changed to the white water to the left of the trunks. That was fine with me. I worked until I had to open the library, and then some. I finally took some photos. I decided to photograph the detail of the focal area. After I saw the results, I realized that my eye is not as developed as I thought it was. I think this detail is much more interesting than the bigger painting. I am concerned that the water does not lay down but appears to crawl up the picture plain, but I think that if I only painted this area, that would be painted differently.
All this goes to show is that I still have a long way to go. Some day, I will have more paintings that hit the mark and will be able to start marketing them. I am fortunate that some of my better paintings have found good homes. I just have to keep on the journey, keep learning, and apply my faith. It will happen.

Tuesday, February 5, 2008

Using Warm and Cool Color Complements

7 x 10 soft pastels on Art Spectrum Colourfix
Miki Willa
When I first saw this rusted hulk of a barge, I knew I wanted to paint part of it as part of my small spaces series. The challenge of getting the sense of what I was seeing onto paper kept me from trying for a few weeks. I wanted to capture the sense of long service in a climate harsh on any metal surface. There was little direct sun the day I took the photos, so I didn't have many shadows to worry about. Only the rusts and blues.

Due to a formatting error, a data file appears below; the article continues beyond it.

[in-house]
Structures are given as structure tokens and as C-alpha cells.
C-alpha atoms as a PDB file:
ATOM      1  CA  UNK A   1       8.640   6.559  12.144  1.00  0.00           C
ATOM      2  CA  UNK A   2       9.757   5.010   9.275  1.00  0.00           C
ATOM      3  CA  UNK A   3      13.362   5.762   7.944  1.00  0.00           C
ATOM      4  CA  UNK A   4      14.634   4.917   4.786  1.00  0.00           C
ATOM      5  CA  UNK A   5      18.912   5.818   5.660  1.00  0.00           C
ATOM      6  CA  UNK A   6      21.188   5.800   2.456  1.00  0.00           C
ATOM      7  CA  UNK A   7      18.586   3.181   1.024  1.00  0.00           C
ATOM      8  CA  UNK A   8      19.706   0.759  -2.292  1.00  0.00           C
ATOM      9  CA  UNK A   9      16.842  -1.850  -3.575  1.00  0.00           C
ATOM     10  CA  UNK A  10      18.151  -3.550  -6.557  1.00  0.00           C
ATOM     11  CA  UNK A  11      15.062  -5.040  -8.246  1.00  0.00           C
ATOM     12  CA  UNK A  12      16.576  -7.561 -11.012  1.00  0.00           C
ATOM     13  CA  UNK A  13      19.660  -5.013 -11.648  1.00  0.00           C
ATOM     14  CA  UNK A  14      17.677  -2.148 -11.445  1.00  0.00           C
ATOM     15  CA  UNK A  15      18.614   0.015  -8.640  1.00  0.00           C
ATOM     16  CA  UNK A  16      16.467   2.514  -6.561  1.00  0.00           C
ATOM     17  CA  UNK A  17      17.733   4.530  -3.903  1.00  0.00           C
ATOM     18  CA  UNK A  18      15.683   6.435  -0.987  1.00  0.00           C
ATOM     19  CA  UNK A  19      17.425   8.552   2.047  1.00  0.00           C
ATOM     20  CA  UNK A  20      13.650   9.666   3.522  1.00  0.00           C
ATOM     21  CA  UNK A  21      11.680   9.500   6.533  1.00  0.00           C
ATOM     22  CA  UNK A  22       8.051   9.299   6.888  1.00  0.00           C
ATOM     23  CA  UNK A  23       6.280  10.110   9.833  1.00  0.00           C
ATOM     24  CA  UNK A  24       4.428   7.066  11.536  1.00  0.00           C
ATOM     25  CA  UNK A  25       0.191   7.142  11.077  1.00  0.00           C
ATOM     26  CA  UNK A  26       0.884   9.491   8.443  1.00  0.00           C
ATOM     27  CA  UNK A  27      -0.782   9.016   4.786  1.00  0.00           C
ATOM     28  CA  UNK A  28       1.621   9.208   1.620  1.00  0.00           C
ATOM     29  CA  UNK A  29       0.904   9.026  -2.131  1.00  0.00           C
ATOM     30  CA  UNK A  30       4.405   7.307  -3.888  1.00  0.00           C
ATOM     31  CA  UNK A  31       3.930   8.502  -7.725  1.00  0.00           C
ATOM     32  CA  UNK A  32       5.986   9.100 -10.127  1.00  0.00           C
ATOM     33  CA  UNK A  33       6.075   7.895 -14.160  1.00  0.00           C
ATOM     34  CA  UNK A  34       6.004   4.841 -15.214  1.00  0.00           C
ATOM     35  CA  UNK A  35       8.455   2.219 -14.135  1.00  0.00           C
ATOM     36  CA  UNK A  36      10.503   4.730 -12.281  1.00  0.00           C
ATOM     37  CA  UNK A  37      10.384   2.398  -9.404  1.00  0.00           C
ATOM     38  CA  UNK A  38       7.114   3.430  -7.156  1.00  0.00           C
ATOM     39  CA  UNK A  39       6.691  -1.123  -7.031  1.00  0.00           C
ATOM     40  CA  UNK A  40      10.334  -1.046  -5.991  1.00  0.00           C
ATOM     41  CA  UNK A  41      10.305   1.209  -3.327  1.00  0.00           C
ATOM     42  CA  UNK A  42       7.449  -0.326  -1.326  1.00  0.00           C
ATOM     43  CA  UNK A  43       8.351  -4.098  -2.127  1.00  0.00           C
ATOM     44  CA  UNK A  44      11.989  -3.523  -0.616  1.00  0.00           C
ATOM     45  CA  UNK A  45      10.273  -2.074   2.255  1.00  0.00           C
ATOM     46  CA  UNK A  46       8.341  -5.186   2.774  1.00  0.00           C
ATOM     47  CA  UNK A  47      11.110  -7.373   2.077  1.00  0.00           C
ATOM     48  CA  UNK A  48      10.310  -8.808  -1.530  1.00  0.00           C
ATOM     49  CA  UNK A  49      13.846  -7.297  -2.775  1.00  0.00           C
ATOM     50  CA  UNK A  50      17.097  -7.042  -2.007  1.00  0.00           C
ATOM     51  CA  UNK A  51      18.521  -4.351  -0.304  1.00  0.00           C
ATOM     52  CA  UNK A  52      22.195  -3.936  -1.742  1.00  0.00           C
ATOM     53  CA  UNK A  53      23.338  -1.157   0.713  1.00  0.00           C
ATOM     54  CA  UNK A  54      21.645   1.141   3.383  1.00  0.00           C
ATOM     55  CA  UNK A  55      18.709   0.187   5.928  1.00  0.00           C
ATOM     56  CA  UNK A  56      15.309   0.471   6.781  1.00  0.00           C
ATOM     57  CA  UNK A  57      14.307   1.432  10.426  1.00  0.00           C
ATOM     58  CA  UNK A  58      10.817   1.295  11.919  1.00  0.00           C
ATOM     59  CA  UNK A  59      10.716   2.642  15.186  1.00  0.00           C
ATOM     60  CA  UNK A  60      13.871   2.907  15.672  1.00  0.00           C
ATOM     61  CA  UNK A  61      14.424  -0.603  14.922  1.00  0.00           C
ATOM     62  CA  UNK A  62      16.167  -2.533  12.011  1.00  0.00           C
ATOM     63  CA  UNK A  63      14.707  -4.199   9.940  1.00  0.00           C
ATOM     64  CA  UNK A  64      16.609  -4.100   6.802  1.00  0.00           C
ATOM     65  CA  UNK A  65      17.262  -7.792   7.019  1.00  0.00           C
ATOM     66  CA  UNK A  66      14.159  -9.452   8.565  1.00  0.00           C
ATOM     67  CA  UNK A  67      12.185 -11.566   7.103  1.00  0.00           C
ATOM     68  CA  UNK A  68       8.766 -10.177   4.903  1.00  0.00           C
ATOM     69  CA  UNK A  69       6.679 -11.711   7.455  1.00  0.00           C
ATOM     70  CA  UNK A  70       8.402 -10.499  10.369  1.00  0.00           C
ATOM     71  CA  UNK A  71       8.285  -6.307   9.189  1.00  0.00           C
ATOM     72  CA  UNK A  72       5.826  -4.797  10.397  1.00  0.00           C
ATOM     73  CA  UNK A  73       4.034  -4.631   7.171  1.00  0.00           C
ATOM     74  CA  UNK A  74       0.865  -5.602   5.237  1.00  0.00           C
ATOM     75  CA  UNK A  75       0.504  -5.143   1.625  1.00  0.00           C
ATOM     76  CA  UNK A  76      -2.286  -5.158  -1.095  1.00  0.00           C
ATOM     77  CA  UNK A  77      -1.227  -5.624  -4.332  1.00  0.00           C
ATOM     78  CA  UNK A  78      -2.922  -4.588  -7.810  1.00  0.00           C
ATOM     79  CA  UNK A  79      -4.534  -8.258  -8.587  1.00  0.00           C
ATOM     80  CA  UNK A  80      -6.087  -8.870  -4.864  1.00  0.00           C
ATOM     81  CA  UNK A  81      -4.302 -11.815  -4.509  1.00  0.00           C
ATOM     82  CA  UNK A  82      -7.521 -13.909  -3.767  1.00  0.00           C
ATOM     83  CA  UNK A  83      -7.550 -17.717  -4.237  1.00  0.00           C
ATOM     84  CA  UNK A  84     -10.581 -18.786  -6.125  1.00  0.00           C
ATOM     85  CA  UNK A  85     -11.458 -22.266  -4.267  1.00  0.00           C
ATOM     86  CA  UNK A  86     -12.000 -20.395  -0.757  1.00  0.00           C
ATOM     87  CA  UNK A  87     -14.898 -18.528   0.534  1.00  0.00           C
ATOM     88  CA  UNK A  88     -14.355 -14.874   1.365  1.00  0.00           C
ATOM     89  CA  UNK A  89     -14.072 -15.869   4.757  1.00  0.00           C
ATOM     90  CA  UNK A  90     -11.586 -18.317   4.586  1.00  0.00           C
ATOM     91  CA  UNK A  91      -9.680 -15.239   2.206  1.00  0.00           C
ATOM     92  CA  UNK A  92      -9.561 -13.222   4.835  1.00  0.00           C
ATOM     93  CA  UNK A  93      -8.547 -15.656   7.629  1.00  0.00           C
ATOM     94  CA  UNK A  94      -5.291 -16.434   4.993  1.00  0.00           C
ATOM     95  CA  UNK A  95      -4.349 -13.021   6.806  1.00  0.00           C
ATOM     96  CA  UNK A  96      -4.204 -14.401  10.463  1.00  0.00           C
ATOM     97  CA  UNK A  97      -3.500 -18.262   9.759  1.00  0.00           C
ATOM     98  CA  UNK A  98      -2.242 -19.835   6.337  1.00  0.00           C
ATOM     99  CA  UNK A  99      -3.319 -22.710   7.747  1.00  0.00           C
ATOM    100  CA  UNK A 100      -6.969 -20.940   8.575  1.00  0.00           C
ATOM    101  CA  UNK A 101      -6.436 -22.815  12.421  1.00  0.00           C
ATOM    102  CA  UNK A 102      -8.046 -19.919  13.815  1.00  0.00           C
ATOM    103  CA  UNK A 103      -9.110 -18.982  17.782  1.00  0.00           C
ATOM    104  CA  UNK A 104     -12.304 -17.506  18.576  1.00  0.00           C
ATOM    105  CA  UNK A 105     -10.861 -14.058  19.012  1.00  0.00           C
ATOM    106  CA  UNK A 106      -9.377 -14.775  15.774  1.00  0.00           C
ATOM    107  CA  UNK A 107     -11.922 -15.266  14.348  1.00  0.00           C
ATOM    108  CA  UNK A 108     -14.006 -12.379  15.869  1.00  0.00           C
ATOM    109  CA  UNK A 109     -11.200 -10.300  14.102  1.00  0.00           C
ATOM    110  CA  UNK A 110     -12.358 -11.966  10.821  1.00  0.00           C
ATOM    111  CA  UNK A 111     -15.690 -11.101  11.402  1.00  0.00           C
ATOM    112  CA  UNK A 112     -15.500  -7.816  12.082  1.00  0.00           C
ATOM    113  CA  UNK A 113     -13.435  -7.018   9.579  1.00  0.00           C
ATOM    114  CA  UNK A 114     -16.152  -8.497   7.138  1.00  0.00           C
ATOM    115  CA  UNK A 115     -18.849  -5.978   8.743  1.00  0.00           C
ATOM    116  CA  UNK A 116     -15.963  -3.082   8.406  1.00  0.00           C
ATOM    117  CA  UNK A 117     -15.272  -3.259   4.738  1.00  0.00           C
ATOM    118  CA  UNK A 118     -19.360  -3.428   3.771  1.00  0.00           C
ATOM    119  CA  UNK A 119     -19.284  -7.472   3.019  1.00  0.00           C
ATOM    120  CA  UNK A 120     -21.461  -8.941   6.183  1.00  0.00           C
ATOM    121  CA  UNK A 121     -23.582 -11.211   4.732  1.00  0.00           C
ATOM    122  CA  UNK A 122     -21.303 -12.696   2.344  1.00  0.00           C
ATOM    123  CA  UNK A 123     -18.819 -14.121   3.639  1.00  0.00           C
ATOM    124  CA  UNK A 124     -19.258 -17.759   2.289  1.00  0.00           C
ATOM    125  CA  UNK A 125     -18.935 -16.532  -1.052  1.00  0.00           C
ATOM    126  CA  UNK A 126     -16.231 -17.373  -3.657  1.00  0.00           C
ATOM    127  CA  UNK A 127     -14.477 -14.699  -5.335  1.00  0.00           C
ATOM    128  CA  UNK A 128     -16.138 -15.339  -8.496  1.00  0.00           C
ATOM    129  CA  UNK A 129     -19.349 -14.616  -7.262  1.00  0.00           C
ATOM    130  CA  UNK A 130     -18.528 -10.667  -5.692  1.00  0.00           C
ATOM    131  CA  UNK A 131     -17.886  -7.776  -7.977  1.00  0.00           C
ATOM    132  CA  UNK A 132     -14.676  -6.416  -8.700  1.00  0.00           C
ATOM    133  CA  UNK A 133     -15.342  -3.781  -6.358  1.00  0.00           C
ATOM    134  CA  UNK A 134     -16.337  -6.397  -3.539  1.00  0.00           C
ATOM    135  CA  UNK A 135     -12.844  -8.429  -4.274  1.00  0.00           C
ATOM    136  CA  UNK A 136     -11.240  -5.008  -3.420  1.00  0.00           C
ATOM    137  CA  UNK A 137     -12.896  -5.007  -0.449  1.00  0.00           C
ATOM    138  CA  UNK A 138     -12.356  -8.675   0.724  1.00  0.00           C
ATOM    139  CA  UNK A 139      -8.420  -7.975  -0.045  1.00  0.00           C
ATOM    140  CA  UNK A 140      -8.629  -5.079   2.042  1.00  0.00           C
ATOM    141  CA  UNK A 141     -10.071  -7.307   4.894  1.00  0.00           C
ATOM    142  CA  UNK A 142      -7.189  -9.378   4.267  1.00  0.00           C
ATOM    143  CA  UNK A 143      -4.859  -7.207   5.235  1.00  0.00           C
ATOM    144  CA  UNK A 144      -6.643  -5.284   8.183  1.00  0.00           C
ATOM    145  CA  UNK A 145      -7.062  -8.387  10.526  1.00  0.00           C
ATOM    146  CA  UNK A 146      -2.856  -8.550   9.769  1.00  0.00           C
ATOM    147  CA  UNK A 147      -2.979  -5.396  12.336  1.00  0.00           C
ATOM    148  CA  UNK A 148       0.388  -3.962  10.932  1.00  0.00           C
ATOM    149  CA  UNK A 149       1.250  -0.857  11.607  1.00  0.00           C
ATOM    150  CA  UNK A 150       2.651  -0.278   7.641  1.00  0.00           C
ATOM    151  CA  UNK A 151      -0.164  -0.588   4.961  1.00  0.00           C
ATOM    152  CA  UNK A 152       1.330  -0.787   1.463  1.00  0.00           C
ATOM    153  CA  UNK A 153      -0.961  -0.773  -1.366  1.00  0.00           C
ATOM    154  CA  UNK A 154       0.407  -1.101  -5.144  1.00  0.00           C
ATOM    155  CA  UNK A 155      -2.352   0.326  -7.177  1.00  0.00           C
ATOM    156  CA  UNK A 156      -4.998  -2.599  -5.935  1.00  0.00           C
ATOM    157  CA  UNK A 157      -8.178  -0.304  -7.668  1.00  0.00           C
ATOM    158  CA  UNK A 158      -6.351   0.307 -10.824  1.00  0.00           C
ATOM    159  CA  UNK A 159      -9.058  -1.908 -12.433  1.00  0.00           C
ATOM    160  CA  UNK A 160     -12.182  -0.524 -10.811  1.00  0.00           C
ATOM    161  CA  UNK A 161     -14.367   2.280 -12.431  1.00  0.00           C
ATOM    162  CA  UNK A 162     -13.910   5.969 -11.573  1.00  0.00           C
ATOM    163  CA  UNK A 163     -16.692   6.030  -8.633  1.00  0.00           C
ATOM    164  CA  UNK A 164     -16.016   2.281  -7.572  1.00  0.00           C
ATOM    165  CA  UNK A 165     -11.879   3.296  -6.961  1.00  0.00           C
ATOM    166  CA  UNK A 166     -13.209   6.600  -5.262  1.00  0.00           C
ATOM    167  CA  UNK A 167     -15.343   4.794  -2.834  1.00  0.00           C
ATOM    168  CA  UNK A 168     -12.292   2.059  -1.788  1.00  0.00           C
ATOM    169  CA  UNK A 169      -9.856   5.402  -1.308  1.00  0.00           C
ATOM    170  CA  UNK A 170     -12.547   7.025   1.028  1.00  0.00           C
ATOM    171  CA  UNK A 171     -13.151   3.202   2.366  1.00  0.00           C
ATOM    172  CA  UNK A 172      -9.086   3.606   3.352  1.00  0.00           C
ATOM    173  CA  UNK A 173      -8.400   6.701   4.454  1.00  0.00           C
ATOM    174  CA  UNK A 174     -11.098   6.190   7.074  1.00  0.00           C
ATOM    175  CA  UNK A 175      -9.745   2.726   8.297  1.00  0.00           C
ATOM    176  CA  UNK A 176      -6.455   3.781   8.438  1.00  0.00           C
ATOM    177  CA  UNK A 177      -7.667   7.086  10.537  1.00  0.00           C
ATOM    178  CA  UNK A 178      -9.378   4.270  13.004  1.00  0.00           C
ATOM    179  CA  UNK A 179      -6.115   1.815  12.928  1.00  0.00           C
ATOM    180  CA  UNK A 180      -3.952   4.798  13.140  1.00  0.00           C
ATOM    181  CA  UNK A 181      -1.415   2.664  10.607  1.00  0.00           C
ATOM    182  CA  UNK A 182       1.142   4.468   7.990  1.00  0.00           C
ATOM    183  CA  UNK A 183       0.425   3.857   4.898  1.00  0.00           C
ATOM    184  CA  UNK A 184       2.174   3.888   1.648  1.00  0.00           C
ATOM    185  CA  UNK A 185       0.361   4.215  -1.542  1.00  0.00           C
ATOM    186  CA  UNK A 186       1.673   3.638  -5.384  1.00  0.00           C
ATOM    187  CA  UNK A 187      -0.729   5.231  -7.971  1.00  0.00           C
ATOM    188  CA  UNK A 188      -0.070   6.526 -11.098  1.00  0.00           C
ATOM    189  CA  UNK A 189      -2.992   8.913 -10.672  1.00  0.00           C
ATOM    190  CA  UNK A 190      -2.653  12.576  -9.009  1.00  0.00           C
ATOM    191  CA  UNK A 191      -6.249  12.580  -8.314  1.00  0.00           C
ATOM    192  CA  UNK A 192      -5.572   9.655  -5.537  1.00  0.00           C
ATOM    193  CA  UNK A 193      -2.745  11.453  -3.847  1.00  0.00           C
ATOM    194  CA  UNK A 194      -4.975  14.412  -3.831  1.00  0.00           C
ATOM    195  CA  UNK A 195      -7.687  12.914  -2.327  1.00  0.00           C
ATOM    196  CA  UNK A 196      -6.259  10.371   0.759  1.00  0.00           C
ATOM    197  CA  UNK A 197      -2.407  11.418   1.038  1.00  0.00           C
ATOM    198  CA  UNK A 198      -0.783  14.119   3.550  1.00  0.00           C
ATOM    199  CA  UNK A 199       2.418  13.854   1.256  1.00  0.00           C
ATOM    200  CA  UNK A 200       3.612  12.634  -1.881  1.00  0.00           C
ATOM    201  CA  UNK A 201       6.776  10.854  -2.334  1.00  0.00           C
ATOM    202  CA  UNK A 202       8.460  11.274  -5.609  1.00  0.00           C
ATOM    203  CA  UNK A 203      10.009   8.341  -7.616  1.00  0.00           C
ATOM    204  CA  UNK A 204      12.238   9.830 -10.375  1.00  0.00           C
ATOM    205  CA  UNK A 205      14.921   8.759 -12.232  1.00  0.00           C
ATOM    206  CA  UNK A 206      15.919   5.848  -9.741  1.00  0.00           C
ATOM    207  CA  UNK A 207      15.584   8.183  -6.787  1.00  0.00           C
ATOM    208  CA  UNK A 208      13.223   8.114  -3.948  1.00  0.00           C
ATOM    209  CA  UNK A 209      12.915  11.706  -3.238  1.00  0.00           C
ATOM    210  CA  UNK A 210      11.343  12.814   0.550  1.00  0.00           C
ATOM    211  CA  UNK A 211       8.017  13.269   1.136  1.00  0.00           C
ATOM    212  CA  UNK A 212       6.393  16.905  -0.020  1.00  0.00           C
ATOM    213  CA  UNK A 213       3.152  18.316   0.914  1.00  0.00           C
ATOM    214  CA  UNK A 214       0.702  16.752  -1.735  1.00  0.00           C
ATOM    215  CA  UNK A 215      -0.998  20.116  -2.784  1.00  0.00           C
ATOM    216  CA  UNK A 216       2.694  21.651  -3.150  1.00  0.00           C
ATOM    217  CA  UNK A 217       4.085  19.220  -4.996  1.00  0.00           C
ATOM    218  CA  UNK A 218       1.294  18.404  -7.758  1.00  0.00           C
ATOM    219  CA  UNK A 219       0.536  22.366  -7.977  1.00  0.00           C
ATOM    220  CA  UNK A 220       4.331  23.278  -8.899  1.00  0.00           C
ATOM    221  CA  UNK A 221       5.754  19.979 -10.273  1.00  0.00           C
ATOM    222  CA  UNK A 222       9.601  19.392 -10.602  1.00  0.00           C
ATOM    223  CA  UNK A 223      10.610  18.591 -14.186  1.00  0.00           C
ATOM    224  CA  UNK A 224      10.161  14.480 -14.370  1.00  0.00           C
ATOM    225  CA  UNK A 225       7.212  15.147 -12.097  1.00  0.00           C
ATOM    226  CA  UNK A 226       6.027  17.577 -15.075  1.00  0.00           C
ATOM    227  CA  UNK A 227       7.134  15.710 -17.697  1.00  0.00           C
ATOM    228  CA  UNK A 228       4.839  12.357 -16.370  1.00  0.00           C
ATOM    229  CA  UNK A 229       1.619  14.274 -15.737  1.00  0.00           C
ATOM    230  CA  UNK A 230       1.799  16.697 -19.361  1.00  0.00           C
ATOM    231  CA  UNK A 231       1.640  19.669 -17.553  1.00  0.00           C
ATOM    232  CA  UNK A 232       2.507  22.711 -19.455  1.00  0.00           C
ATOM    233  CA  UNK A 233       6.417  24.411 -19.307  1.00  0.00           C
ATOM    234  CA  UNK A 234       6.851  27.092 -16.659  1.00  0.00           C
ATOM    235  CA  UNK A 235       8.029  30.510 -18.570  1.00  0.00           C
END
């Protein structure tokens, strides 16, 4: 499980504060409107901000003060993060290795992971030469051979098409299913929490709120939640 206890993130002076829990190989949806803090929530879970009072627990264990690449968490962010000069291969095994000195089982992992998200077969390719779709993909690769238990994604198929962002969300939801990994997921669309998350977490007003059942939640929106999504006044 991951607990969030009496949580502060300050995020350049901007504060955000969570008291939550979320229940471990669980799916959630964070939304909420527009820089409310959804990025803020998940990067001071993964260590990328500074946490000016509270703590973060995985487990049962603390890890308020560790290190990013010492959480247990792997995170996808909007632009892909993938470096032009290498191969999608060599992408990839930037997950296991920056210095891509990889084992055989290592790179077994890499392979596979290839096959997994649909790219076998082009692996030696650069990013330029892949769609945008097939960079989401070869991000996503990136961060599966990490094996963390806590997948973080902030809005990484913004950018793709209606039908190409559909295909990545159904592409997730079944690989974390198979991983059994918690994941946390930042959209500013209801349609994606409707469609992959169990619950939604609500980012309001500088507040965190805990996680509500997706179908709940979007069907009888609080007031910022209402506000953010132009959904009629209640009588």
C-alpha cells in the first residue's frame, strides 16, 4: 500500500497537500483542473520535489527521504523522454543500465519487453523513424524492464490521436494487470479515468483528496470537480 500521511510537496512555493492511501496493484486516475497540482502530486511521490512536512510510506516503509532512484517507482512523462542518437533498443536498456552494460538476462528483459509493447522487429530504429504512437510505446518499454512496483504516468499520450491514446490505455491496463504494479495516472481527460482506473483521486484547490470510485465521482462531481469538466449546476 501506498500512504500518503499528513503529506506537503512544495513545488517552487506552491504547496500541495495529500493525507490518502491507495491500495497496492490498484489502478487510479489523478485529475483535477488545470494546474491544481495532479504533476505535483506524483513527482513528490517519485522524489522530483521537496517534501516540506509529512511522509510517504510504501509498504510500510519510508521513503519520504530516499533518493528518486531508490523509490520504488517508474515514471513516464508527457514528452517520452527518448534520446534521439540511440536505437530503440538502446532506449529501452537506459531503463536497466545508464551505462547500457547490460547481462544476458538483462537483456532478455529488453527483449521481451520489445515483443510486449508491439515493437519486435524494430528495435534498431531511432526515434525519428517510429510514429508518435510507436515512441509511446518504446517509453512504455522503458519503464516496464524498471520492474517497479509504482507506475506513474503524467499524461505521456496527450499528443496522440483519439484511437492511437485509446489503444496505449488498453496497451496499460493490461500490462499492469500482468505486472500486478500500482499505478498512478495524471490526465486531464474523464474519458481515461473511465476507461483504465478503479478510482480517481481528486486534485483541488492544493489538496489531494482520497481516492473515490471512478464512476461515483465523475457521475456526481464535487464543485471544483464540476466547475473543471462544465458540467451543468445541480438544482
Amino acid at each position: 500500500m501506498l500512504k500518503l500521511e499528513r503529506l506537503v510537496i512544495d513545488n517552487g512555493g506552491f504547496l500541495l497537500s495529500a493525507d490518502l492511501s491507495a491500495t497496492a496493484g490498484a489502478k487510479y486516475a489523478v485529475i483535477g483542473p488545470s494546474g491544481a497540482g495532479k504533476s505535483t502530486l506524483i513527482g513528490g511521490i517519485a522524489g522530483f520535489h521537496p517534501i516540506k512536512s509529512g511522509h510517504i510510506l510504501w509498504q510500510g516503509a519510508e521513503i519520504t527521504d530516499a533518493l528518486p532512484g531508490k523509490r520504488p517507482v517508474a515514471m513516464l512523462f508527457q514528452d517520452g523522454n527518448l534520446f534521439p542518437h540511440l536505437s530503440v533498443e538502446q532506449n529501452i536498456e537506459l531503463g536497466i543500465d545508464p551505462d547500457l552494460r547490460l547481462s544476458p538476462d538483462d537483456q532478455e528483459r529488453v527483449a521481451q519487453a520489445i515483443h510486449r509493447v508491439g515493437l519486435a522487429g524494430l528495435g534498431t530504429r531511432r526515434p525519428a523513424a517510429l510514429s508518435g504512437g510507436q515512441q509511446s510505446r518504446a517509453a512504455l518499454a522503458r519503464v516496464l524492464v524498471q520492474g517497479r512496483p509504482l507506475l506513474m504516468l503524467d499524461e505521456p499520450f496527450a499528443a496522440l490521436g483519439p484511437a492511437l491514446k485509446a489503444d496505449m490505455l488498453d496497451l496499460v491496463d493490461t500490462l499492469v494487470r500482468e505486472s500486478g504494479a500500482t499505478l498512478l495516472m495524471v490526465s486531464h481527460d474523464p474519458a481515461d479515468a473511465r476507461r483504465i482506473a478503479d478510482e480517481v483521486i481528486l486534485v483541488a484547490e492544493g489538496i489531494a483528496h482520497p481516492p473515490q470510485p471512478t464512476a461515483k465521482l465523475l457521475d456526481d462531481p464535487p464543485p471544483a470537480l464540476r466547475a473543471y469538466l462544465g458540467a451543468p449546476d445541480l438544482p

When I set out, I decided to limit my pallett to my yellow/oranges/burnt umber and blues. Those were the colors I saw in the barge. I wanted to make sure that greens did not appear as I layered. Unfortunately, the photo shows greens where there are none in the original piece. I started out by making bold strokes (as bold as you can get in this small size) of various colors within the pallett as I saw them. I put the blues next to the rusts and kept building.
I had so much fun doing this painting, I completely lost track of time. I only wish the photo was more accurate.
Tomorrow, look for another in my coastal series. I want to try and apply the techniques I used in this painting to a landscape.

Monday, February 4, 2008

Playing with Color - Cools

10 x 7 soft pastels on Art Spectrum Colourfix
Miki Willa
Before I talk about color, let me explain about hinahina. It is a type of Florida hanging moss that is an air plant. In Hawaii, it is often used to increase the beauty of the plumeria trees, especially when they have lost their leaves. Some people think it is Spanish moss, and I don't know how that is different from Florida moss. It is also locally referred to as Pele's Hair. Our neighbor has many bunches of hinahina hanging from her plumeria and I finally decided I wanted to paint it because I really like the look.